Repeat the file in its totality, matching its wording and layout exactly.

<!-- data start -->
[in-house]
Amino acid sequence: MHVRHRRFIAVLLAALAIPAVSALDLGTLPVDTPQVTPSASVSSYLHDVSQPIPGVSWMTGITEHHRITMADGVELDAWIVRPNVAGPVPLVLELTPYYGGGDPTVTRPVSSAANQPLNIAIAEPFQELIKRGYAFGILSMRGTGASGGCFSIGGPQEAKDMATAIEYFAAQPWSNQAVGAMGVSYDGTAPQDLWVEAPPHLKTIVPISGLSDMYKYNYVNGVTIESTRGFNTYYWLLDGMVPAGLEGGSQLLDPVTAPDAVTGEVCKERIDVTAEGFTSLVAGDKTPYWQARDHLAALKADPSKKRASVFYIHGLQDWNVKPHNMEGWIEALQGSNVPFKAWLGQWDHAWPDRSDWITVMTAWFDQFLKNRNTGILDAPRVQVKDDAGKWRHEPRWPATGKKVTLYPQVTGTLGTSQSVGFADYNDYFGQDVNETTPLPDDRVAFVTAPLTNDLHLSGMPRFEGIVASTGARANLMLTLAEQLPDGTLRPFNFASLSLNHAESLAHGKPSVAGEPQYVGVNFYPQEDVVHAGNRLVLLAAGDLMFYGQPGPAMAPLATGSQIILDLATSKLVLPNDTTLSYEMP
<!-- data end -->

[in-house]
Amino acid sequence: MHVRHRRFIAVLLAALAIPAVSALDLGTLPVDTPQVTPSASVSSYLHDVSQPIPGVSWMTGITEHHRITMADGVELDAWIVRPNVAGPVPLVLELTPYYGGGDPTVTRPVSSAANQPLNIAIAEPFQELIKRGYAFGILSMRGTGASGGCFSIGGPQEAKDMATAIEYFAAQPWSNQAVGAMGVSYDGTAPQDLWVEAPPHLKTIVPISGLSDMYKYNYVNGVTIESTRGFNTYYWLLDGMVPAGLEGGSQLLDPVTAPDAVTGEVCKERIDVTAEGFTSLVAGDKTPYWQARDHLAALKADPSKKRASVFYIHGLQDWNVKPHNMEGWIEALQGSNVPFKAWLGQWDHAWPDRSDWITVMTAWFDQFLKNRNTGILDAPRVQVKDDAGKWRHEPRWPATGKKVTLYPQVTGTLGTSQSVGFADYNDYFGQDVNETTPLPDDRVAFVTAPLTNDLHLSGMPRFEGIVASTGARANLMLTLAEQLPDGTLRPFNFASLSLNHAESLAHGKPSVAGEPQYVGVNFYPQEDVVHAGNRLVLLAAGDLMFYGQPGPAMAPLATGSQIILDLATSKLVLPNDTTLSYEMP